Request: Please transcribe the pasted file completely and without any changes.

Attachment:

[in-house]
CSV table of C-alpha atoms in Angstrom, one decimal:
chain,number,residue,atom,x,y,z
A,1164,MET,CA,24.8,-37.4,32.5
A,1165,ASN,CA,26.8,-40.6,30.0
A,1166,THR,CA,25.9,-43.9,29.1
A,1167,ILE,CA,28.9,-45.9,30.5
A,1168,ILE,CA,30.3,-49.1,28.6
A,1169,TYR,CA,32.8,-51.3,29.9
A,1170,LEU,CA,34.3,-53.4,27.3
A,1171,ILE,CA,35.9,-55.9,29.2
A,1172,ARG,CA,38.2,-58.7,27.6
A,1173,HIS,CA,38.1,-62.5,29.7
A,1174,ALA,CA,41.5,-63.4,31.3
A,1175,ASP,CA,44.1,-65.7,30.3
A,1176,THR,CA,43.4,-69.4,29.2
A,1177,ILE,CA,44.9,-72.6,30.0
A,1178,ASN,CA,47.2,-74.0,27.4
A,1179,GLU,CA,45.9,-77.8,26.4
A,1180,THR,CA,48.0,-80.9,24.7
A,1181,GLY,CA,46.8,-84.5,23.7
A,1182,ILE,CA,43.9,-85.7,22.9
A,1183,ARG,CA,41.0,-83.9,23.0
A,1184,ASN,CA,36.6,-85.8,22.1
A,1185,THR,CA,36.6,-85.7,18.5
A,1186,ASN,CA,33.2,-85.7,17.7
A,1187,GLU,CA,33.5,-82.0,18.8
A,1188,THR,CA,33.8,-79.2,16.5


[in-house]
CSV table of C-alpha atoms in Angstrom, one decimal:
chain,number,residue,atom,x,y,z
A,1164,MET,CA,24.8,-37.4,32.5
A,1165,ASN,CA,26.8,-40.6,30.0
A,1166,THR,CA,25.9,-43.9,29.1
A,1167,ILE,CA,28.9,-45.9,30.5
A,1168,ILE,CA,30.3,-49.1,28.6
A,1169,TYR,CA,32.8,-51.3,29.9
A,1170,LEU,CA,34.3,-53.4,27.3
A,1171,ILE,CA,35.9,-55.9,29.2
A,1172,ARG,CA,38.2,-58.7,27.6
A,1173,HIS,CA,38.1,-62.5,29.7
A,1174,ALA,CA,41.5,-63.4,31.3
A,1175,ASP,CA,44.1,-65.7,30.3
A,1176,THR,CA,43.4,-69.4,29.2
A,1177,ILE,CA,44.9,-72.6,30.0
A,1178,ASN,CA,47.2,-74.0,27.4
A,1179,GLU,CA,45.9,-77.8,26.4
A,1180,THR,CA,48.0,-80.9,24.7
A,1181,GLY,CA,46.8,-84.5,23.7
A,1182,ILE,CA,43.9,-85.7,22.9
A,1183,ARG,CA,41.0,-83.9,23.0
A,1184,ASN,CA,36.6,-85.8,22.1
A,1185,THR,CA,36.6,-85.7,18.5
A,1186,ASN,CA,33.2,-85.7,17.7
A,1187,GLU,CA,33.5,-82.0,18.8
A,1188,THR,CA,33.8,-79.2,16.5